Review: Jawbone Icon Bluetooth Headset | webOS Nation
 
 

Review: Jawbone Icon Bluetooth Headset 22

by Derek Kessler Wed, 28 Apr 2010 10:47 am EDT

  Jawbone Icon Bluetooth Headset

Jawbone headsets have been regarded as the gold standard in both audio quality and design for years, a tradition that the Jawbone Icon Bluetooth headset continues with aplomb. Going back to the original wired Jawbone headset from 2004, Aliph’s headsets have always been at the forefront of aesthetics and noise cancellation. The new Icon series of headsets does not disappoint, picking up a more compact design while still packing in even better noise cancellation technology. Even better, the Icon recently snagged a firmware update that adds in A2DP for Bluetooth music listening. As always, the newest Jawbone is easily one of the best headsets available on the market.

Audio Quality

First things first, a Bluetooth headset has to transmit your voice to the other side, as well as the other side’s voice to your ear. The Jawbone Icon does this with ease, as you would expect. The military-grade NoiseAssassin noise cancellation tech has received a substantial bump to version 2.5, and it is superior to most, if not all, noise-canceling headsets on the market.

As with all previous Jawbone headsets, the Icon’s distinguishing feature is the Voice Activity Sensor, a little rubber nub on the inner side of the headset that rests against your cheek and picks up the vibrations of your voice. This isn’t a bone-conducting headset - the vibrations are used merely to determine what from the microphone input should be kept, with the rest discarded. This secret sauce mixture works incredibly well; I was able to test the Icon driving down the highway with the windows down and The Beatles blaring on the stereo, and the other end of the phone conversation was able to understand me as I spoke at a perfectly normal tone.

Jawbone Icon Bluetooth Headset

Of course, I couldn’t hear myself speaking or what that person was saying. Despite how well the Jawbone Icon works at cutting out external noise on its end, there’s nothing it can do about noise on the other side, or noise in your other ear. That said, the speaker still puts out extremely good quality and adequately loud voice audio.

You’ll notice that I said voice audio. The Jawbone Icon was the recipient of a recent software update that bakes A2DP support into the headset, essentially turning it into a mono Bluetooth headset. And you’ll notice that I said mono Bluetooth headset. Between my Pre and the Icon, only the right audio channel of stereo audio tracks was transmitted to the headset. Ninety-eight percent of the time this won’t be an issue for ninety-eight percent of users, but when you’re listening to something with very distinct left-right channels (such as certain tracks of the Dr. Horrible’s Sing-Along Blog soundtrack). That said, the Icon shows its stripes as a built-for-voice headset when listening to music; human voice comes through beautifully clear, but instrumental tones, especially bass, are less-than-impressive. Then again, A2DP isn’t really a headline characteristic for the Icon, is it?

Jawbone Icon Bluetooth Headset

Controls

Alongside high design and voice quality, minimal controls have always been a hallmark of the Jawbone line. The Icon both exemplifies and turns its back on its predecessors. Older Jawbone headsets came with a power/talk button and a volume cycling button, both artfully disguised as part of the outer shell. While this made for clean designs, it could also be frustrating to use the headset without any tactile feedback as to where you were pushing.

The Icon dumps the hidden buttons, opting to put the call button at the rear of the headset as a defined rectangular button with a ridged texture. The power button has been separated from call functions (a trend we’re really digging) and turned into a small fingernail switch on the inner face of the headset. The volume button, however, has disappeared, a loss we’re not mourning. The status light is the typical Jawbone subtle, pulsing white and red around the Voice Activity Sensor.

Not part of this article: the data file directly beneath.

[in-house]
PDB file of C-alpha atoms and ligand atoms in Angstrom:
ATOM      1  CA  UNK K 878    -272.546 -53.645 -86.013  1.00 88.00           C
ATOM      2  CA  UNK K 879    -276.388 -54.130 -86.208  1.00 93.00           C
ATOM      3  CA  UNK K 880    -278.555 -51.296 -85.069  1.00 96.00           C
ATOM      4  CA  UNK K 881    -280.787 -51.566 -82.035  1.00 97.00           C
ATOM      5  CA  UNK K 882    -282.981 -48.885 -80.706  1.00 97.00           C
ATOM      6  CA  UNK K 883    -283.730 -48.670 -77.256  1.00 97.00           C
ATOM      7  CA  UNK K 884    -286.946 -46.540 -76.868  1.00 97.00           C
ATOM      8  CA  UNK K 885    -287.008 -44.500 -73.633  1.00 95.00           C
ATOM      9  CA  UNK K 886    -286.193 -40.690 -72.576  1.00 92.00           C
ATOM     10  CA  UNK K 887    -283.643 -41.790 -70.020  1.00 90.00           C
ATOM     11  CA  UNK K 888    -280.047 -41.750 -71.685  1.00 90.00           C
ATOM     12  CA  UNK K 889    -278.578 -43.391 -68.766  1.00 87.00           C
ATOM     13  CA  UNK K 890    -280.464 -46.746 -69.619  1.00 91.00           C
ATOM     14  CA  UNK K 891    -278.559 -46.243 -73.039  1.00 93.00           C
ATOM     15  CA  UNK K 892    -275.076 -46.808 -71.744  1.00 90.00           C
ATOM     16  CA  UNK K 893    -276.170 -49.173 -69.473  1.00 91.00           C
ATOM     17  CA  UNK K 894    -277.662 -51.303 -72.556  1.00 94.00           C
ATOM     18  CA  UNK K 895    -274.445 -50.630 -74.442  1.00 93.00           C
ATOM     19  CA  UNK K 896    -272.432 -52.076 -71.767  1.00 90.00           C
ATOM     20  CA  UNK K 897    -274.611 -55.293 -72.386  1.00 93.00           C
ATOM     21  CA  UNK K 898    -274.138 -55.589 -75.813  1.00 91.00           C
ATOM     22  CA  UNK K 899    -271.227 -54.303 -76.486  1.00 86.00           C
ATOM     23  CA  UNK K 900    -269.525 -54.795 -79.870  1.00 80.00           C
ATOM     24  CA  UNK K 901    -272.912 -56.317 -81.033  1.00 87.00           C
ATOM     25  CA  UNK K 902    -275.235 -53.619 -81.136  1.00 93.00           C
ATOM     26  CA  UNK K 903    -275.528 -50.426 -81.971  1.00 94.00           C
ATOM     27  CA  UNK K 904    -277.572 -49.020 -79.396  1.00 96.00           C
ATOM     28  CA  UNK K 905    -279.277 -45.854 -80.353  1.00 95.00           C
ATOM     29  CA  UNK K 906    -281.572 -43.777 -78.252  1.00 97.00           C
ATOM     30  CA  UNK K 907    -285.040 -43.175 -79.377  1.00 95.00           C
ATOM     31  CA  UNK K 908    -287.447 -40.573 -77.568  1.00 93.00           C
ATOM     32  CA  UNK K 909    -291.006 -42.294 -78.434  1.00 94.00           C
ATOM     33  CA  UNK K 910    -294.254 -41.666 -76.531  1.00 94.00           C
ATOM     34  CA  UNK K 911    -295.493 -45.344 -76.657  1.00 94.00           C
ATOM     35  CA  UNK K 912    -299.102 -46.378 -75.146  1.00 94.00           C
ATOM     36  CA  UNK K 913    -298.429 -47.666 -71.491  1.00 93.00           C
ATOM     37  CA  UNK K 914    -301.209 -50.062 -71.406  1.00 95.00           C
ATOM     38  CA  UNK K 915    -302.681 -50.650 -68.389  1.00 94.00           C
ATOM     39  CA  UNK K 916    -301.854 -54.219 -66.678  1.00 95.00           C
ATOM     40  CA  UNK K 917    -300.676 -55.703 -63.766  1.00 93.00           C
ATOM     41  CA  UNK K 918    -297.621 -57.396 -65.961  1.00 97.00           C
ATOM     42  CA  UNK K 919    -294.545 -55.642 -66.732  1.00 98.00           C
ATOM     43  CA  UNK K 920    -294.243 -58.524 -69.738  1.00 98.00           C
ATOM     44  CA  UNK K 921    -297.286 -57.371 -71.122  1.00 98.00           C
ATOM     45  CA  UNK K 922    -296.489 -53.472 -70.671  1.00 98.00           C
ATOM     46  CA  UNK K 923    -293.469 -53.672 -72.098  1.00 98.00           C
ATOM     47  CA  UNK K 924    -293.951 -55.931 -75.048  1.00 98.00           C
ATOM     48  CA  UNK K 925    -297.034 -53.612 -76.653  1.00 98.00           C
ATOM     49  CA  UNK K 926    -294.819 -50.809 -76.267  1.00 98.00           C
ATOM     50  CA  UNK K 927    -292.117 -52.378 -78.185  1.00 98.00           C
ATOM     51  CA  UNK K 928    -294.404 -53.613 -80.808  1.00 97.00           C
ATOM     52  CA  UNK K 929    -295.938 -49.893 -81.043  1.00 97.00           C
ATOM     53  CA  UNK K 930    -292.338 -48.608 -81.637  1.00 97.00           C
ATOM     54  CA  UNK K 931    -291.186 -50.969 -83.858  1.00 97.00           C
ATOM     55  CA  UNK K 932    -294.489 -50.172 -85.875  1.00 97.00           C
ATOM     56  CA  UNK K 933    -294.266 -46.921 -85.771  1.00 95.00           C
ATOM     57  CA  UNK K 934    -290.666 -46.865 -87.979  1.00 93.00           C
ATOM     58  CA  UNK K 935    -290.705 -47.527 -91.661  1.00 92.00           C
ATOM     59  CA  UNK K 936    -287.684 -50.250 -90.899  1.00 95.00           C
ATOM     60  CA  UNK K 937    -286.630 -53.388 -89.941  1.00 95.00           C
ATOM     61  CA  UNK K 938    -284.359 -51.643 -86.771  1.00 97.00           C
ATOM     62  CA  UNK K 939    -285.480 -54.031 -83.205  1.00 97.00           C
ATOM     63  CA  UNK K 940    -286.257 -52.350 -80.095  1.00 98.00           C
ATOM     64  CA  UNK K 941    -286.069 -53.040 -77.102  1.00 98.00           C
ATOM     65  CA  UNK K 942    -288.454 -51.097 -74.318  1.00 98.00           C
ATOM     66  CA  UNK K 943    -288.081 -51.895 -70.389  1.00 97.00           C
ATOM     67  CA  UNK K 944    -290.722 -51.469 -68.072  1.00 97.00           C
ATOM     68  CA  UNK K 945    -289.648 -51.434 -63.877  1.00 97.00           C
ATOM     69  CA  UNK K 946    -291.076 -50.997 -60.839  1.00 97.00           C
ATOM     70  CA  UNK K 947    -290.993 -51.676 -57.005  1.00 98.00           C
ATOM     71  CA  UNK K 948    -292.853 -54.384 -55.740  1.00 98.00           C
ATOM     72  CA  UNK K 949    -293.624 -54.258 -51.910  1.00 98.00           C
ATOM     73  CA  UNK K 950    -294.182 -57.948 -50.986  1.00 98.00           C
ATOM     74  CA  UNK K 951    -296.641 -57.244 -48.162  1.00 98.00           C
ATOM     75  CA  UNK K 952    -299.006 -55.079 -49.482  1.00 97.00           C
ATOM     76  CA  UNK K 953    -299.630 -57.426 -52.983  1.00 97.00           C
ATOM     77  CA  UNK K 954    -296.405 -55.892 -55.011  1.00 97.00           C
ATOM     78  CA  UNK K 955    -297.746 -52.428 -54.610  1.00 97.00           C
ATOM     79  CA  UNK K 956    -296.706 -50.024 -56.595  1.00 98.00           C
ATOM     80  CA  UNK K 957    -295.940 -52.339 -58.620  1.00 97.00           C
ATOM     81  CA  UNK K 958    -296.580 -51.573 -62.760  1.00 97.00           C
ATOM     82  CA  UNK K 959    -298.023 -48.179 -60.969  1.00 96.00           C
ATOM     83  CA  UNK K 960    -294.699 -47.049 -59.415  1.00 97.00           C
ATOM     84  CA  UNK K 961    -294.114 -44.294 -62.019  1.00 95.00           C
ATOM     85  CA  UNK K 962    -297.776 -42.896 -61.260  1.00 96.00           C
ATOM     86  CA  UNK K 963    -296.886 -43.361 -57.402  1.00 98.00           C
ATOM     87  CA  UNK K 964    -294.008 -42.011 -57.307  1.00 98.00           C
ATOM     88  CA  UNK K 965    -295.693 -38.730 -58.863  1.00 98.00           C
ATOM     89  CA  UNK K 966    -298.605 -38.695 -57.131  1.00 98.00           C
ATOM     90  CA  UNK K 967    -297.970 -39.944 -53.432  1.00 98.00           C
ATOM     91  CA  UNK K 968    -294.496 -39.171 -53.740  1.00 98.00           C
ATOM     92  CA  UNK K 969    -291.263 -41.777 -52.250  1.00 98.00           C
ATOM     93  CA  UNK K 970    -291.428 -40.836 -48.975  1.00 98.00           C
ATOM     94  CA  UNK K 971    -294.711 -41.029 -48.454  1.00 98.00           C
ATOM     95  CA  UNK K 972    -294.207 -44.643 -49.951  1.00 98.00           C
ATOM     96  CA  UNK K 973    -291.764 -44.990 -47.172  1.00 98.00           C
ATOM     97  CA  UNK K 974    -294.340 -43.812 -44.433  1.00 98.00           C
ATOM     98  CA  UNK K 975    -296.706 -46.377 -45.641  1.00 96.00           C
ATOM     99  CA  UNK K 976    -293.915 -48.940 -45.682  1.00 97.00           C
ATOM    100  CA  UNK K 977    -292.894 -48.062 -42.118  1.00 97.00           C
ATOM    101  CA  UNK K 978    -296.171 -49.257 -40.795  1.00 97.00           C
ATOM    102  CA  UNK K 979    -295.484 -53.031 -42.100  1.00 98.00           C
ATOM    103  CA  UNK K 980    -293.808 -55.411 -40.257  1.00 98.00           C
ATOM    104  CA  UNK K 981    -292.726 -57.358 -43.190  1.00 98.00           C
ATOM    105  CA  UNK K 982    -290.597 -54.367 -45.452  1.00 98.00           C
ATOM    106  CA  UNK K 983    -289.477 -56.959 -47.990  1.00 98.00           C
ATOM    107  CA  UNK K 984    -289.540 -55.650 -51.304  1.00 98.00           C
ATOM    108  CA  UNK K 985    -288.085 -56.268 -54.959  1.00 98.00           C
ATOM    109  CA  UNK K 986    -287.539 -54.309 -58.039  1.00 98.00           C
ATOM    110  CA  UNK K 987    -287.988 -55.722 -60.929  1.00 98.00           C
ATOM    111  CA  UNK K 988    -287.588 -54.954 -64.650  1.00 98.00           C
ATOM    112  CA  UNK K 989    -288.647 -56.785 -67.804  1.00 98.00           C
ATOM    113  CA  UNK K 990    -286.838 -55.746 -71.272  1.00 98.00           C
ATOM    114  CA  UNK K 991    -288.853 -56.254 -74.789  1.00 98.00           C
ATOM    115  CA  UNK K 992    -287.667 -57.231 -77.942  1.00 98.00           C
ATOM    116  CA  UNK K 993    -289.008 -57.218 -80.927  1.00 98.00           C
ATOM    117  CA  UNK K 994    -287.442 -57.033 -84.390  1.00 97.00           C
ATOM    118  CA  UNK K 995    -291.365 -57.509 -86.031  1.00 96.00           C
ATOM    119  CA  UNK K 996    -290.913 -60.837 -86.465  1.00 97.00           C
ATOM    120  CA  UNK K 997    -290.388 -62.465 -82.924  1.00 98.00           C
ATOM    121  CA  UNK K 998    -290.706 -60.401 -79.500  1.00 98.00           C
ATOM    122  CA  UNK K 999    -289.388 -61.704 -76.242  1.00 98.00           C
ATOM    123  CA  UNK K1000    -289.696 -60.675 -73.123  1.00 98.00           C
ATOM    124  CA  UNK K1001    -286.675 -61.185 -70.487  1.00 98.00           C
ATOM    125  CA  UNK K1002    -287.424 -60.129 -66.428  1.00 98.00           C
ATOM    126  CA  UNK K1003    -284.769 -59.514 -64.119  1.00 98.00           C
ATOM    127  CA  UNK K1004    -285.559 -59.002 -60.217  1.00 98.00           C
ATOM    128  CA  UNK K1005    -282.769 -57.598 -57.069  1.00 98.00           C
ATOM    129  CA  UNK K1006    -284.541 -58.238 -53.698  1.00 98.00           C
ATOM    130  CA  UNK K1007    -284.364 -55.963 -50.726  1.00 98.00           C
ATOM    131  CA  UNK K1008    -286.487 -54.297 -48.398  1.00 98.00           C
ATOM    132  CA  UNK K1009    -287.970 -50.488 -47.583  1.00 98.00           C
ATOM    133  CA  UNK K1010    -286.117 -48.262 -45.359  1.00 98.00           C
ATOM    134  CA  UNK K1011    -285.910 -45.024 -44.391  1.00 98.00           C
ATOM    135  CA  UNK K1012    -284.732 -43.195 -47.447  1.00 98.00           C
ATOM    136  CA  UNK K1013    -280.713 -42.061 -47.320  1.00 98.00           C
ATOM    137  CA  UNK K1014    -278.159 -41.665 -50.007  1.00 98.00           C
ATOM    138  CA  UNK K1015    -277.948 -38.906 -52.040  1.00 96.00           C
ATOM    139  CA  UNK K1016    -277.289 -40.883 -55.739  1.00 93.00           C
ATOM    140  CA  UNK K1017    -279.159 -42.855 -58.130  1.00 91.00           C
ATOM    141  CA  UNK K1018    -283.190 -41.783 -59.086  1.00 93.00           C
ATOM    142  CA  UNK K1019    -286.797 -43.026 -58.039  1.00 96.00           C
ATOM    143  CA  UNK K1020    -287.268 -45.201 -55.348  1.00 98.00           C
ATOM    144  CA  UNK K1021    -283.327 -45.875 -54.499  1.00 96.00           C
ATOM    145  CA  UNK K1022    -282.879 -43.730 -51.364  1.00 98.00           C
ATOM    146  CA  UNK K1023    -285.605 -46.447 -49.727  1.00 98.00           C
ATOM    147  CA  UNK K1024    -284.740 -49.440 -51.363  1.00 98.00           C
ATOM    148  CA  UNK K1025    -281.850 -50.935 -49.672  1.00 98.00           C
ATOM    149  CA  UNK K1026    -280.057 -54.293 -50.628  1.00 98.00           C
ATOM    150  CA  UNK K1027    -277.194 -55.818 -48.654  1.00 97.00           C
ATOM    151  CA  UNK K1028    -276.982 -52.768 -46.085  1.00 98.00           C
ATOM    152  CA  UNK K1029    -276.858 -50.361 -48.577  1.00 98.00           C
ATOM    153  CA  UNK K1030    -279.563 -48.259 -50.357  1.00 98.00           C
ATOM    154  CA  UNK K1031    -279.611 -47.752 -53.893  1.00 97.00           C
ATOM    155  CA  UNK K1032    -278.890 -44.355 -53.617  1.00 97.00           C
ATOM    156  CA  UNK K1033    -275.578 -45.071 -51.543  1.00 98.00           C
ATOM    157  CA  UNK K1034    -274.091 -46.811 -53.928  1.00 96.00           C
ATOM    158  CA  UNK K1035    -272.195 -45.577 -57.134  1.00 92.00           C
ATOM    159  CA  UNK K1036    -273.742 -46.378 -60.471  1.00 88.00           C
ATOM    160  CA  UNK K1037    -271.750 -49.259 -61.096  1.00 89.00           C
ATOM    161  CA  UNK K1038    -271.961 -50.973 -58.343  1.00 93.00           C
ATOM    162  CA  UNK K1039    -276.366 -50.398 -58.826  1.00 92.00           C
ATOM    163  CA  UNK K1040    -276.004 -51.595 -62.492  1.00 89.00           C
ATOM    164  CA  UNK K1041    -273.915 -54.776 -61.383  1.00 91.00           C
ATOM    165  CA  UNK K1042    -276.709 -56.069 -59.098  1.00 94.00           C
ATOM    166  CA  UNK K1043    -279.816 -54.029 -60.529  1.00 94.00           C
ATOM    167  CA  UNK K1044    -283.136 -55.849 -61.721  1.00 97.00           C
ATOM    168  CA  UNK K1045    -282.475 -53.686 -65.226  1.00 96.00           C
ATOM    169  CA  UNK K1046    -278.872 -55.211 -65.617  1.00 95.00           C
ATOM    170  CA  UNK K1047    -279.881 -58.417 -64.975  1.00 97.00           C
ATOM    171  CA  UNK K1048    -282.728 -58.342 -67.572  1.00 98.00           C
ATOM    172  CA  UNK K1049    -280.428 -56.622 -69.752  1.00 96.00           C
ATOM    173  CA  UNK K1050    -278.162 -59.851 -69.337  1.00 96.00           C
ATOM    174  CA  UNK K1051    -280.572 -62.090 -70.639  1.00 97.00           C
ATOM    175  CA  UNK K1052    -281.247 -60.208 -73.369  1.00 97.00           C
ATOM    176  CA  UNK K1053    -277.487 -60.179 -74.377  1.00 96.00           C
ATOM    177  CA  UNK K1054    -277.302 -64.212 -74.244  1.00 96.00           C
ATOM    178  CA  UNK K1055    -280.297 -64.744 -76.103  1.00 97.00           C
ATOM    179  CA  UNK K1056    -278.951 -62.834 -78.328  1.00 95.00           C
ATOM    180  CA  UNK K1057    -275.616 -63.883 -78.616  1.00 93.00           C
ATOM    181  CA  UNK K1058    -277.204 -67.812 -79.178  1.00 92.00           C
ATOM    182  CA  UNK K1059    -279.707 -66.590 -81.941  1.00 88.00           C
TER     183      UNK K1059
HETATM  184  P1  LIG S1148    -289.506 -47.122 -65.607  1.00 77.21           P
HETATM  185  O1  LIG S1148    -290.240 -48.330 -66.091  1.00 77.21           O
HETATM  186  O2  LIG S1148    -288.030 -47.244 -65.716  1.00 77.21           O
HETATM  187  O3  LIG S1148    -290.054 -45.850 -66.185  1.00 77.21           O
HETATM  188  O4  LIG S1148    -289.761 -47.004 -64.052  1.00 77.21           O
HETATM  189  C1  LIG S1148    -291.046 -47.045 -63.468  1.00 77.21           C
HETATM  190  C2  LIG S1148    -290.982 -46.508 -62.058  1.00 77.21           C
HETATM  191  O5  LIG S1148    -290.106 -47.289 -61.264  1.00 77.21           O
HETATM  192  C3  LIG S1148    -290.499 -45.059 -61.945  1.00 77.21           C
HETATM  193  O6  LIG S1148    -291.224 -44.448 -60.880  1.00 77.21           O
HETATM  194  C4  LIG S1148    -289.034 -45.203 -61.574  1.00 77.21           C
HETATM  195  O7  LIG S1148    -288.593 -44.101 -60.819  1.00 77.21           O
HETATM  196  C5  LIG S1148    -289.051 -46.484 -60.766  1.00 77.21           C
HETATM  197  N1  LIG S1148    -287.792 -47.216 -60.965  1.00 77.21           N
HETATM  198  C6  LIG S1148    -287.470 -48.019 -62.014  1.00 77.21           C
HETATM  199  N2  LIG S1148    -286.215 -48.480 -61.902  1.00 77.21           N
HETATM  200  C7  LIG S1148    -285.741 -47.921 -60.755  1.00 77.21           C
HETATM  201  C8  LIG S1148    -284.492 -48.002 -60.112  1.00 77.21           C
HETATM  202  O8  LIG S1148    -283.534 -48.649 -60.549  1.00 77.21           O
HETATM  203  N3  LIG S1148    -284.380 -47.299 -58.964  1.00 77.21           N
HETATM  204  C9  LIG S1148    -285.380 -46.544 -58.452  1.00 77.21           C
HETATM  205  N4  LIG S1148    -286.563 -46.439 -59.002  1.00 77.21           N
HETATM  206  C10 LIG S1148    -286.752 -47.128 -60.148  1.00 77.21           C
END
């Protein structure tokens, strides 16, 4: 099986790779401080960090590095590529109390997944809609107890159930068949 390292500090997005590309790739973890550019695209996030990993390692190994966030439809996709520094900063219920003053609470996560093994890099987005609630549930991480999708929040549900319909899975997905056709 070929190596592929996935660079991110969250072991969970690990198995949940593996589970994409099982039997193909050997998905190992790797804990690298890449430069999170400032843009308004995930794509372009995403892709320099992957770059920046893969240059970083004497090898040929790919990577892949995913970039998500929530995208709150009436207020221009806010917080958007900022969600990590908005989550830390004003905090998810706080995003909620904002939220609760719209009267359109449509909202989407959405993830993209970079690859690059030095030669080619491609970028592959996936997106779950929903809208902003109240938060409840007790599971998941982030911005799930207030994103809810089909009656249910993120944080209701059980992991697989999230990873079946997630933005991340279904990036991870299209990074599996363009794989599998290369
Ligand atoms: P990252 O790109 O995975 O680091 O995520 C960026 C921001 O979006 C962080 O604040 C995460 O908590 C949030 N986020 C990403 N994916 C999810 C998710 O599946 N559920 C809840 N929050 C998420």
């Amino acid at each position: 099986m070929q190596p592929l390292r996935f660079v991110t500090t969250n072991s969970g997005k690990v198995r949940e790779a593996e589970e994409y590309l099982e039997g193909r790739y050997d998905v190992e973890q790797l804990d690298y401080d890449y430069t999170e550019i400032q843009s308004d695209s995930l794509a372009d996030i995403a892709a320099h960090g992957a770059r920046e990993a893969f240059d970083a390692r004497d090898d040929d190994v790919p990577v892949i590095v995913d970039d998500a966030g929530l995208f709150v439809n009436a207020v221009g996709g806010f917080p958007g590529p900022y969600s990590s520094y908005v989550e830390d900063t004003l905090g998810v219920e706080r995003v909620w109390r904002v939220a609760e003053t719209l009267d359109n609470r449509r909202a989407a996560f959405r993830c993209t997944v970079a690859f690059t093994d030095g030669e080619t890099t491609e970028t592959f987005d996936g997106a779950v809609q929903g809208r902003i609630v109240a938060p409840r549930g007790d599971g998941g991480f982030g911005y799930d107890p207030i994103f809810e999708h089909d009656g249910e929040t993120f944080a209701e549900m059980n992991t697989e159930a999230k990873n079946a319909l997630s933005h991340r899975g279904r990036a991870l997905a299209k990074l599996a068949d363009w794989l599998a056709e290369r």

Jawbone Icon Bluetooth Headset

What the Icon has picked up is voice feedback. The headset now talks to you, communicating battery levels, on-off status, and incoming call numbers to you in a soothing female voice. The same browser-based portal used to update the Icon’s software for A2DP also allows you to install new voices. Our favorite: the cheeky “The Thinker.”

Comfort

As is also typical for Jawbone headsets, a veritable cornucopia of fit customization options are provided. Due to the headset’s newly stubby size, it fits and stays in place perfectly well without the included ear hook. Three differently-sized earbuds with loops are provided for non-hook wear, while four circular earbuds are included for use with the ear hook. With seven different options for wear, not finding a comfortable fit means you’re probably doing it wrong. The re-engineered design of the Icon also swings the Voice Activity Sensor more firmly against the cheek than previous iterations, meaning the chance of losing contact, and subsequently noise cancellation, are greatly reduced.

Jawbone Icon Bluetooth Headset

Style

The Jawbone Icon comes in six different versions, all of varying aesthetic designs. For this review we took a look at the subdued dimpled matte-finish The Hero. Also available is a wavy gold The Bombshell, the soft platinum The Catch, sculpted silver in The Ace, a patterned matte silver surface similar to the previous generation Jawbone Prime in The Thinker, and lastly The Rogue with subdued flame red accents on a shiny black base. As with the fit choices, there are more than enough options for style with the Icon, though if we had to make one knock on the headset we’d ask for interchangeable faces, but then that would impede the solidness of what would otherwise be one of the best-built headsets available today.

Jawbone Icon Bluetooth Headset

In the Box

The Jawbone Icon’s packaging is typical for a Jawbone headset, though it is a touch smaller than previous headset boxes (fitting, for the smaller headset). The layout is logical, though the fit and finish of the packaging didn’t leave us as impressed as we have been with older Jawbones. Regardless, the box does contain the previously mentioned two extra earbuds with loops (the third being pre-installed on the headset sitting on a clear plastic pedestal at the top to of the box), four round earbuds, one plastic ear hook, the requisite instructional and safety pamphlets in English and Spanish, a compact but not-that-small AC-to-USB power adapter, and a 2.5-inch-long micro USB power cable. Yes, the Jawbone Icon has switched to a standard micro USB port (though awkwardly angled) in place of the nifty-if-proprietary magnetic charging port from the Jawbone 2 and Prime.